Kerouac told us, “to kill your darlings.” Writers often refer to their work as children. Sometimes the story we envisioned fails to thrive, sometimes it grows into everything we imagine it to be, and sometimes it develops into a tale far more engrossing and expansive than we ever intended.
In his Masterclass, Neil Gaiman talks about compost heaps and seeds. Not the loamy mounds one might find in a backyard, but the mental kind that fertilize a writer’s imagination and nourishes the seeds that grow into short stories, novellas, and novels. One of the many aspects of writing that always fascinates me is how stories take shape and evolve, and how we as writers evolve right with them.
My debut novel, PORTRAIT OF A NUCLEAR FAMILY, didn’t start as a novel, but instead as the idea for a short story. With the birth of my first child, my mind swirled with possibilities. The gift and burden of every writer is the constant question, “What if?” For a horror writer, we tend to find the darker ideas more compelling to tell our tales. While the endings can bring both light and darkness in varying measure, we run our characters through the gauntlet of our worst nightmares.
In my case, the idea blossomed, “What if I discovered my child had done something horrific? How would I react? How much is too much to forgive?” From that seed, I nurtured a story about a boy, Nathan, who discovers Christmas presents hidden in an attic for himself and his little brother. The narrative found Nathan escaping his overbearing parents into the woods where he experiments on various animals. As the story came to an end, I knew I had written an absolute piece of garbage.
It was boring. The main character was unsympathetic and emotionless. Nothing about the piece worked. After setting it aside for nearly a month, letting the idea grow and develop in the compost heap of the writer’s mind, the solution presented itself. While Nathan was the center of the story, it was Wanda, the mother, who drove the story’s emotional impact. From there a short story followed. It was by far a better version.
Except, this version needed more. Wanda demanded more. The ending, while answering some questions and delivering on some of the promises, didn’t provide a proper, overall resolution.
A new story grew out of the desperation and madness left in the wake of the first. I used the opportunity to explore what a parent might do to protect and repair reputations. As the second story took shape, I was able to explore Wanda more deeply that before. She moved from being horrified to being inspired by her older son’s deeds and she herself expanded on his work leading to some very dark and unsettling consequences.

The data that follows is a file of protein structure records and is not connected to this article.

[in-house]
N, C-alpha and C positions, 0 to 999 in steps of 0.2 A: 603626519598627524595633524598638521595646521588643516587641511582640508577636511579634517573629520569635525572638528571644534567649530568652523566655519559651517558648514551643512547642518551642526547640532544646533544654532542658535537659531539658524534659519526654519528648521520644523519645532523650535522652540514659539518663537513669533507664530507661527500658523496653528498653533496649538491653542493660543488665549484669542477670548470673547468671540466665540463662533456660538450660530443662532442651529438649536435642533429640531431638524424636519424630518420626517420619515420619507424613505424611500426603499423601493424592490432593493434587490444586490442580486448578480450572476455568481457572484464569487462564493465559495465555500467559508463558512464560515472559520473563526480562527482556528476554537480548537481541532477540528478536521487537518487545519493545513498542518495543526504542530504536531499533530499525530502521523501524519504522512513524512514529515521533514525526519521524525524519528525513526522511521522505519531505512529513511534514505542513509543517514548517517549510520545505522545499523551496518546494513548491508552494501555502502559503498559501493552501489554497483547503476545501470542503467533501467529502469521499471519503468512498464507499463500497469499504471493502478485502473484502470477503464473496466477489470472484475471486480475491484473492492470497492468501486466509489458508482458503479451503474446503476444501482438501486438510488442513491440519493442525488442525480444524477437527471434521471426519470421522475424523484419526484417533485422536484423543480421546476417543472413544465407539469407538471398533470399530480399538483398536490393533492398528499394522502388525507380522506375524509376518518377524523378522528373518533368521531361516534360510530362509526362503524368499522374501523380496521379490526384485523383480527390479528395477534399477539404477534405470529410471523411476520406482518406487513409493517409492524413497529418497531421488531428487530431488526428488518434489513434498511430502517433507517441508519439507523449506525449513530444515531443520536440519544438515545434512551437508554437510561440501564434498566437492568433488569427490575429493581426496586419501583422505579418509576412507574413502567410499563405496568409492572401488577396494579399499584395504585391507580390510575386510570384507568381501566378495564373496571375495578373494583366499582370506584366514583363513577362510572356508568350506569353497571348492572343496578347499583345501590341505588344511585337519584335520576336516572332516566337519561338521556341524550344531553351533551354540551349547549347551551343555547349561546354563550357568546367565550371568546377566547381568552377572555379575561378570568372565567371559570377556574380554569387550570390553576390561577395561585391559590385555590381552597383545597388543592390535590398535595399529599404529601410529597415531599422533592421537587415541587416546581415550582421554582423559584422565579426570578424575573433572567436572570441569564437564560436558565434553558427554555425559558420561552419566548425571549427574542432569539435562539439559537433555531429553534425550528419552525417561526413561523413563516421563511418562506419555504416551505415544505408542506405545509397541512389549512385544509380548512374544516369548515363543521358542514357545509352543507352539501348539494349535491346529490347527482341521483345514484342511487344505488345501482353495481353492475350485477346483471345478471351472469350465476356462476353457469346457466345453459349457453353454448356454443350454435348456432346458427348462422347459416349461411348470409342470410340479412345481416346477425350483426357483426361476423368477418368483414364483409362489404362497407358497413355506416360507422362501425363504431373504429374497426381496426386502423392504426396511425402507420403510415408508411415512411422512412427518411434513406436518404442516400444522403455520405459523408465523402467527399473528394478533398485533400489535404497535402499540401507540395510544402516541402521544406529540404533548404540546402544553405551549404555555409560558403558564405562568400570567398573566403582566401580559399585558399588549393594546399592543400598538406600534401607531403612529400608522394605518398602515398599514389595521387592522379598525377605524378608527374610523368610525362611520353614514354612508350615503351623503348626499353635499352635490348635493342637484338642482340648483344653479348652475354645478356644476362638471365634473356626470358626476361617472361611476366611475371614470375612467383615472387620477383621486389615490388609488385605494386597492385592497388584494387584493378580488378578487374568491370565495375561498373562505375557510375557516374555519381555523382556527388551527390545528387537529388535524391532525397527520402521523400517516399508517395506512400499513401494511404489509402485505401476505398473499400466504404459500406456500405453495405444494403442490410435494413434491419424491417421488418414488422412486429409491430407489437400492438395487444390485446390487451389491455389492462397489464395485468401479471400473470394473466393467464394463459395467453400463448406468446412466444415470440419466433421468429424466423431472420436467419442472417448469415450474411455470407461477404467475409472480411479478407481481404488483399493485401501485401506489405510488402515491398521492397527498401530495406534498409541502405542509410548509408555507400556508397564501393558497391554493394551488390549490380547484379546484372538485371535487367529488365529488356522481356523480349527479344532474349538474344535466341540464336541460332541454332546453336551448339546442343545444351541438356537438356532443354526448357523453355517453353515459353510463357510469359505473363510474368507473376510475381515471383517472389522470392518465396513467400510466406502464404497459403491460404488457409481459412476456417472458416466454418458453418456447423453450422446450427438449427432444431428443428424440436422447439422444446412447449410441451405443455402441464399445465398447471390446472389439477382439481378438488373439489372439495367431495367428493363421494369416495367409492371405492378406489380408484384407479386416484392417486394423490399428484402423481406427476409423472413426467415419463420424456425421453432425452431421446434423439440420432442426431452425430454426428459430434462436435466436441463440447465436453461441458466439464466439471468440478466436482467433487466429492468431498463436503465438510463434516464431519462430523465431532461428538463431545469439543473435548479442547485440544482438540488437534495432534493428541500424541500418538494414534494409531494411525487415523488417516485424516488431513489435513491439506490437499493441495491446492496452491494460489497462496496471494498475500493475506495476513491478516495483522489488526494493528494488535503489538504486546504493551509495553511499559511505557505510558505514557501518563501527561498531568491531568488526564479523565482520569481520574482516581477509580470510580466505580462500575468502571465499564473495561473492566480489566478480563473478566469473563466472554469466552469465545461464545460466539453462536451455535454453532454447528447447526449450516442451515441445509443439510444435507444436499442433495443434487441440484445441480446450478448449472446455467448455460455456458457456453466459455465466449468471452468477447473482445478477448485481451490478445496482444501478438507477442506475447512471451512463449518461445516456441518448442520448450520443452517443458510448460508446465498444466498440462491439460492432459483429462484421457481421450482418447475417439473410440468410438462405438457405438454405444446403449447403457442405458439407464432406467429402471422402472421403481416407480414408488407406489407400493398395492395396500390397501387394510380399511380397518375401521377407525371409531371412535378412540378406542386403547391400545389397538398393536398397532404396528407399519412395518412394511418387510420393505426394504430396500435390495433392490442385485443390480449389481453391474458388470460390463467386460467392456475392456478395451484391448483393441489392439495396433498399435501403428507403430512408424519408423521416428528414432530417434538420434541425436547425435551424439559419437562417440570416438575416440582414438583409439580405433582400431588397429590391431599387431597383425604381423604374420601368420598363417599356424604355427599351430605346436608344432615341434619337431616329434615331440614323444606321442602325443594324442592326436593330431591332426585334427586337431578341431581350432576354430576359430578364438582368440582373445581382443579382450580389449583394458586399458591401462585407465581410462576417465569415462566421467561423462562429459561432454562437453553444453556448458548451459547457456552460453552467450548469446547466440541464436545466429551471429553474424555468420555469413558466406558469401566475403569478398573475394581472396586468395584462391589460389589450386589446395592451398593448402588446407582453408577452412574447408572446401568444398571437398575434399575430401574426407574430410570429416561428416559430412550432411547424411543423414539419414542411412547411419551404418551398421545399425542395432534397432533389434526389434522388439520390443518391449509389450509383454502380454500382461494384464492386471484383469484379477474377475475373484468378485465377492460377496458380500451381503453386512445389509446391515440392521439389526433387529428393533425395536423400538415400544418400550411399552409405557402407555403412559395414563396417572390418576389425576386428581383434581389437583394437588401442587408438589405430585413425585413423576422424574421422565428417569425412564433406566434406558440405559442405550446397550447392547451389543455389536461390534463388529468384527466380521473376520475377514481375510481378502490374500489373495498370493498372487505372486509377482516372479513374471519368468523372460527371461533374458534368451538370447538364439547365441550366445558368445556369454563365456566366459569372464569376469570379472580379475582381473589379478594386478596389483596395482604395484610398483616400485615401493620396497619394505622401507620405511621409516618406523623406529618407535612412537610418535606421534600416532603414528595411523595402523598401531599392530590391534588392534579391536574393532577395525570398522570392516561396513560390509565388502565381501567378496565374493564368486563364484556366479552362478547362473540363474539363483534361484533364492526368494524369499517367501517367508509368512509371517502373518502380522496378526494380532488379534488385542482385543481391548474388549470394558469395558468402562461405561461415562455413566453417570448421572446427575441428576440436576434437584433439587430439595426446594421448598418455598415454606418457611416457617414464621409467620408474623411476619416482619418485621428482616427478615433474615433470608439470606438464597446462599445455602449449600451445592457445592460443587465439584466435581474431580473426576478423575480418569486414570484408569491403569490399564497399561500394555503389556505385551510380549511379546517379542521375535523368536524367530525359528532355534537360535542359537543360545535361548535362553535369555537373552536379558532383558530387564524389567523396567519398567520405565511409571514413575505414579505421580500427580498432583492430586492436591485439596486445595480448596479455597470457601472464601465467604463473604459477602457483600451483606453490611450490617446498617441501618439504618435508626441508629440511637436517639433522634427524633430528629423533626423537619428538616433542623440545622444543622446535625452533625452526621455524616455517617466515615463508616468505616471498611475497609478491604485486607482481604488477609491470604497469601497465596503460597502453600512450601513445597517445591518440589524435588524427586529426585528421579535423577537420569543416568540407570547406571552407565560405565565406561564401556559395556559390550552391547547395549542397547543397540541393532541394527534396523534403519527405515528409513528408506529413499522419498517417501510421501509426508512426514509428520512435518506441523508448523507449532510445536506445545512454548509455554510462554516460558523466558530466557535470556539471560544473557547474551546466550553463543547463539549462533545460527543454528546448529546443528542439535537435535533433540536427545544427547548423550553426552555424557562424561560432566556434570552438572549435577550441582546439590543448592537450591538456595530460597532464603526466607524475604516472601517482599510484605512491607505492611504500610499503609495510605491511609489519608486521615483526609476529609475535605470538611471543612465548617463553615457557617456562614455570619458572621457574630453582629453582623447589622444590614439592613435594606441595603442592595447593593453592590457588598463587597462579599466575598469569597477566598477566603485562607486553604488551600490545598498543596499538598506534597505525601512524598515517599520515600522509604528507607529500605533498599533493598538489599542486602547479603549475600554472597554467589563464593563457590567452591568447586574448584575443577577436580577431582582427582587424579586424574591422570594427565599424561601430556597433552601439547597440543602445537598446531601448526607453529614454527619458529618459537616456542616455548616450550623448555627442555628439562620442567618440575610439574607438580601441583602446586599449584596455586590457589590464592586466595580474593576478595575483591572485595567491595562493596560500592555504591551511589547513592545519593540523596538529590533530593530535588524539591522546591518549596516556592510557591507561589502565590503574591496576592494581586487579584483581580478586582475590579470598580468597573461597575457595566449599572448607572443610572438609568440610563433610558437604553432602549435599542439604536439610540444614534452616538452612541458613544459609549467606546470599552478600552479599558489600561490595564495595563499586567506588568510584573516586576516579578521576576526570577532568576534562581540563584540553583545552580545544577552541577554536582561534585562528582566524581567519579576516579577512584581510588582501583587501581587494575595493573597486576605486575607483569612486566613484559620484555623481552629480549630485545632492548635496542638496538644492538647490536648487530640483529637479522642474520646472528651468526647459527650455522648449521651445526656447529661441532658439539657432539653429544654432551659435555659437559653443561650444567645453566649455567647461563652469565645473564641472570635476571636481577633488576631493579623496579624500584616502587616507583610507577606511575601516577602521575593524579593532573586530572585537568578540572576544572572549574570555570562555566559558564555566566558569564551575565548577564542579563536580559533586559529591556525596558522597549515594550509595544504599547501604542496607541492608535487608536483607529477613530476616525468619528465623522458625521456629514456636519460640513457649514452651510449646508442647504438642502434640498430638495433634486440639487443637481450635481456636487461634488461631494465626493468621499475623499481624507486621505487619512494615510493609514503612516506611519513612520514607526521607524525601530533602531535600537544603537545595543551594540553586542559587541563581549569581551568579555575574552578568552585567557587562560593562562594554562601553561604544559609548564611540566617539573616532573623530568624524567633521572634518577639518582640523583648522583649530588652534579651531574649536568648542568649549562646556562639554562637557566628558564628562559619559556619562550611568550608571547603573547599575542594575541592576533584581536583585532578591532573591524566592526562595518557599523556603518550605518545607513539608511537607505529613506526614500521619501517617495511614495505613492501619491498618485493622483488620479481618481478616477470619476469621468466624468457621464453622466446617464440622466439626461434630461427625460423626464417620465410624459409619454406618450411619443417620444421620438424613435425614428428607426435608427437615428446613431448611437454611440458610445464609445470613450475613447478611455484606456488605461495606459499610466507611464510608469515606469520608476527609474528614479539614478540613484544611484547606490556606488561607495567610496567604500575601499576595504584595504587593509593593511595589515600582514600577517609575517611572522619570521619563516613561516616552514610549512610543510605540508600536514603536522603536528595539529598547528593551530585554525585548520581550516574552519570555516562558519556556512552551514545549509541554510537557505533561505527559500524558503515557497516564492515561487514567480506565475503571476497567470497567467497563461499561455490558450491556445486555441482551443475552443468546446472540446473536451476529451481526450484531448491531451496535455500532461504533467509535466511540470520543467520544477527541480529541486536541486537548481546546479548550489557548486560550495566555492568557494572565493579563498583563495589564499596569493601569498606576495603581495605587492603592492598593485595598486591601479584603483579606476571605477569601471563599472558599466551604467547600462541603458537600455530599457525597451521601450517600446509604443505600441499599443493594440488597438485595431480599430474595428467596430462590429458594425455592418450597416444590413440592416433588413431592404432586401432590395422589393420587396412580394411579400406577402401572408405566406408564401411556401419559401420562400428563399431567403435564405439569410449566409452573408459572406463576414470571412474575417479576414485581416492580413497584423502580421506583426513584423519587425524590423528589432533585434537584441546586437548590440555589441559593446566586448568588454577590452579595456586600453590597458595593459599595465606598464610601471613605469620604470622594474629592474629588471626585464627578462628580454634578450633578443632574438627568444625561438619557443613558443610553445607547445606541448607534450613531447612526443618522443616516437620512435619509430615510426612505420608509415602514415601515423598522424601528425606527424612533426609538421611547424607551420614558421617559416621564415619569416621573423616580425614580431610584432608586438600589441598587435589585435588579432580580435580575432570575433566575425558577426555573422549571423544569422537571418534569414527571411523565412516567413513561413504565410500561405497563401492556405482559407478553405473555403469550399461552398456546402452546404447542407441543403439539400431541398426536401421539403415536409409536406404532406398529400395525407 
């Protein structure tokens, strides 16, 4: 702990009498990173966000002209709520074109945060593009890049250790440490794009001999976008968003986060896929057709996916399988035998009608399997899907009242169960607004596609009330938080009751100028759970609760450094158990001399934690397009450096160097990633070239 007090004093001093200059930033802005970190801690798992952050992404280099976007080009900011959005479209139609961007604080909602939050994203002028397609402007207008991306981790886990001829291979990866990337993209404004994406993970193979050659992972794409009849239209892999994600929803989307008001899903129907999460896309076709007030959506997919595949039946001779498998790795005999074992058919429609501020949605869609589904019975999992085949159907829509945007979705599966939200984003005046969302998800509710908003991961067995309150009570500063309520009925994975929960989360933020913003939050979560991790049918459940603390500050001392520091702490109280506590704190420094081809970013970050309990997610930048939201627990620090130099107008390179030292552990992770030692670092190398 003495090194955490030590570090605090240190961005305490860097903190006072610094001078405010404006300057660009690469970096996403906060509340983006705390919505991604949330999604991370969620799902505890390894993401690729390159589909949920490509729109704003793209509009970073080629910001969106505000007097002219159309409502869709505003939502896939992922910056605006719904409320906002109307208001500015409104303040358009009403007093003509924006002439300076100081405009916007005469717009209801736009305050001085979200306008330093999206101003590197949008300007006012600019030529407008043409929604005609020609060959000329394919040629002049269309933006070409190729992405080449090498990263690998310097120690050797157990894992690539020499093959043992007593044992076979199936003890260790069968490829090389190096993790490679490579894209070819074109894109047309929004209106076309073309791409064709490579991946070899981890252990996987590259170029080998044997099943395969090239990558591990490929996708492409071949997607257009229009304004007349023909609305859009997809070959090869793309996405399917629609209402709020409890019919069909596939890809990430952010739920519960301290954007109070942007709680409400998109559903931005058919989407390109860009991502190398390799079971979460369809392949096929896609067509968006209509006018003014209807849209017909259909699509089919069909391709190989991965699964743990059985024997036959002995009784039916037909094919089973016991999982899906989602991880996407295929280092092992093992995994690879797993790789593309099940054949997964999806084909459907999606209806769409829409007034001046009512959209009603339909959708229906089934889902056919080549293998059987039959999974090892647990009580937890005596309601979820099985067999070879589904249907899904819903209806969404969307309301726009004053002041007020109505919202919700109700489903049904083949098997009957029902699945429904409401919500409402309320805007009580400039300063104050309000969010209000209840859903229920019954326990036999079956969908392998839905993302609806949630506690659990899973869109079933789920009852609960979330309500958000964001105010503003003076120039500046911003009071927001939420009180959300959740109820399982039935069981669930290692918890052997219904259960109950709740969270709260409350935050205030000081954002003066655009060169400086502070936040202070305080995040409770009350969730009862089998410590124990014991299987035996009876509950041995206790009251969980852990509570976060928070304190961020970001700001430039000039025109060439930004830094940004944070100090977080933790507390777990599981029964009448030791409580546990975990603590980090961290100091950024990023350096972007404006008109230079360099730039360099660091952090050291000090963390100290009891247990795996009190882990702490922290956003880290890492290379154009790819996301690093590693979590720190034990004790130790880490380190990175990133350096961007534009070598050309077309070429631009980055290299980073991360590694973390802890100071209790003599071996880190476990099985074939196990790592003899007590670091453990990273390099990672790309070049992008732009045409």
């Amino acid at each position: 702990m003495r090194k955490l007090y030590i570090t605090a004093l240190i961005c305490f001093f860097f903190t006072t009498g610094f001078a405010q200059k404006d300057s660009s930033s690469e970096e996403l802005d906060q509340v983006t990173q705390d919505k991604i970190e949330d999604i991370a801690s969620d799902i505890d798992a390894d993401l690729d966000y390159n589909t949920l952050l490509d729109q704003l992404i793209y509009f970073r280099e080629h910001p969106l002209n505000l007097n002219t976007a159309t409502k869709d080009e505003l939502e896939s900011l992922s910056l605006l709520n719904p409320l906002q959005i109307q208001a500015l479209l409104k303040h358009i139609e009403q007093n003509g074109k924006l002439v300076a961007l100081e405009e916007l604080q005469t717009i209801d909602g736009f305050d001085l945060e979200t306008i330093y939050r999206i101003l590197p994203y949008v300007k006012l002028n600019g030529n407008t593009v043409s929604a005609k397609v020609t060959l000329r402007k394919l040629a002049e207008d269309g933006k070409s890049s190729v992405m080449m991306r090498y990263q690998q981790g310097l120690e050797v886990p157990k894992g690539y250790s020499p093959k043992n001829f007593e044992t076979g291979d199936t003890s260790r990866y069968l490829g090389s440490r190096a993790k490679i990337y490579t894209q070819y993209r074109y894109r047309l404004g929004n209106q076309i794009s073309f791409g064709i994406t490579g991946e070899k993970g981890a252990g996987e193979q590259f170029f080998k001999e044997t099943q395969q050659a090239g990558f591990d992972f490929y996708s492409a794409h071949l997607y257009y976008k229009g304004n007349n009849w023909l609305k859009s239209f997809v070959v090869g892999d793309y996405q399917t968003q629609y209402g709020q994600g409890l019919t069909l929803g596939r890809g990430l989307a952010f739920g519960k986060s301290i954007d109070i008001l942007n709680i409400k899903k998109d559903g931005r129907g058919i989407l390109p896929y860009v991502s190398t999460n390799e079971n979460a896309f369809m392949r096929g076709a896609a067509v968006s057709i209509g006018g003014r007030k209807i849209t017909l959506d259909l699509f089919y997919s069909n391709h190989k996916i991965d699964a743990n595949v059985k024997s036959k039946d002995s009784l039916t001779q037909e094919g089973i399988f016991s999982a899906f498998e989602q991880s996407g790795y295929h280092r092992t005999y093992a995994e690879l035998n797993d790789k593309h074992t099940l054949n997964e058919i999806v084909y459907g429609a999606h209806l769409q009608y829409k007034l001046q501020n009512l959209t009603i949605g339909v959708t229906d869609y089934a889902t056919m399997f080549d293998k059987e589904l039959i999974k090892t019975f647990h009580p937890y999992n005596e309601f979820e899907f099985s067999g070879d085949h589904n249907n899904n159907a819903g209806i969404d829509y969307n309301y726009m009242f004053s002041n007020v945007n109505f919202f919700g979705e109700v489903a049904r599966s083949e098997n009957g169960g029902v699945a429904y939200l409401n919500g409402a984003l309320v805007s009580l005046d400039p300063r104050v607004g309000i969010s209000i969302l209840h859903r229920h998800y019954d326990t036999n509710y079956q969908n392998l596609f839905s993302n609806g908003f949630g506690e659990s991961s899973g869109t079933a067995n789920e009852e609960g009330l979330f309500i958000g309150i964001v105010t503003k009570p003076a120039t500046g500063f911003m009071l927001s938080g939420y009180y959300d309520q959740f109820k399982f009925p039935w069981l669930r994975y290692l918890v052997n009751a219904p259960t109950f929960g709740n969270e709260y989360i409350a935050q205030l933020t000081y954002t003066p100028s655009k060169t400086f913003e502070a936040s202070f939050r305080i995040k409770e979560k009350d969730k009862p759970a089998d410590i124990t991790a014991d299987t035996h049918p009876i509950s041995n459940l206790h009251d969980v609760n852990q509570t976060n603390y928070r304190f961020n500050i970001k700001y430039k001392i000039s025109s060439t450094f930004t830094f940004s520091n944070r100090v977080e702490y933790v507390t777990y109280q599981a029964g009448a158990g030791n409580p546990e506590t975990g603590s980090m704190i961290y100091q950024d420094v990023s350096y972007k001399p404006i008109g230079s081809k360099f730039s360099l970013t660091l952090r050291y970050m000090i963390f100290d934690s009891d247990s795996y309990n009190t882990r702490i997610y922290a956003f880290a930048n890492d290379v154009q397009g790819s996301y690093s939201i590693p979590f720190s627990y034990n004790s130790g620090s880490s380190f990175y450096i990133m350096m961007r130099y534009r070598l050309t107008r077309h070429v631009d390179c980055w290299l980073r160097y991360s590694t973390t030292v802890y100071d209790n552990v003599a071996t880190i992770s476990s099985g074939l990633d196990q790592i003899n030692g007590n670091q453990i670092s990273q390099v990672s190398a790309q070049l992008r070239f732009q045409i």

Once finished, a friend suggested they be combined into a novella. It was an opportunity to create something that could stand on its own on a shelf. While melding the two pieces together, I discovered the need to reorganize the events, to build the tension in different ways, and establish character motivations. What started as a small project ballooned. New characters were born, old side characters grew into prominence, and new themes required more victims.
The plan to finish the novella in three months went the way of a Douglas Adams deadline. “I love deadlines. I like the whooshing sound they make as they fly by.” While that makes me sound like a slacker, and there is some truth to that, something more interesting occurred. During each draft, new possibilities emerged. A history of obsession around art and perfection. A marriage framed around the lessons her mother browbeat into her. A best friend who represented desired choices and unfulfilled dreams. A yearning for a life filled with inspiration.
From a simple short story about a Christmas gone horribly wrong, the narrative expanded into a novel about family, mental illness, expectations, regrets, and the flawed search for perfection. What started as a week or two project turned into a three-year journey.
Hemingway (and so many more) said, “Writing is rewriting.” With each new pass, a new idea came which, like a stone thrown into a pond, sent ripples through the narrative. Each new idea revealed the possibility of even larger pebbles, some of which were undeniable in their ability to elevate the story I wanted to tell.
PORTRAIT went through, roughly, eleven drafts from short story to finished novel. Each draft represented a new structure, a new emotional through-line, a new sub-plot. One of the interesting aspects of so many rewrites was how the words began to blur together. When you’ve read something ten times, you can’t shake the feeling that you’ve repeated yourself. But in the end, with integral assistance from a talented writer, editor and friend, Heather Straub, I was able to finish the book.
Kerouac told us, “to kill your darlings.” Writers often refer to their work as children. Sometimes the story we envisioned fails to thrive, sometimes it grows into everything we imagine it to be, and sometimes it develops into a tale far more engrossing and expansive than we ever intended. In these ways, stories come alive and breathe their own truths and revelations into the simple seed we started with.
Writing is full of surprises. I started out with the idea of a short tale about a boy who lashes out at a world that doesn’t meet his expectations and ended up with a novel about a mother who refuses to accept that kind of world, forcing her will on anything and everything that tries to pollute it. In the end, PORTRAIT OF A NUCLEAR FAMILY, became a wonderful surprise and so far, a well-received novel thanks to D&T Publishing. So go out and plants some seeds and be open to the occasional surprise harvest.
Portrait of a Nuclear Family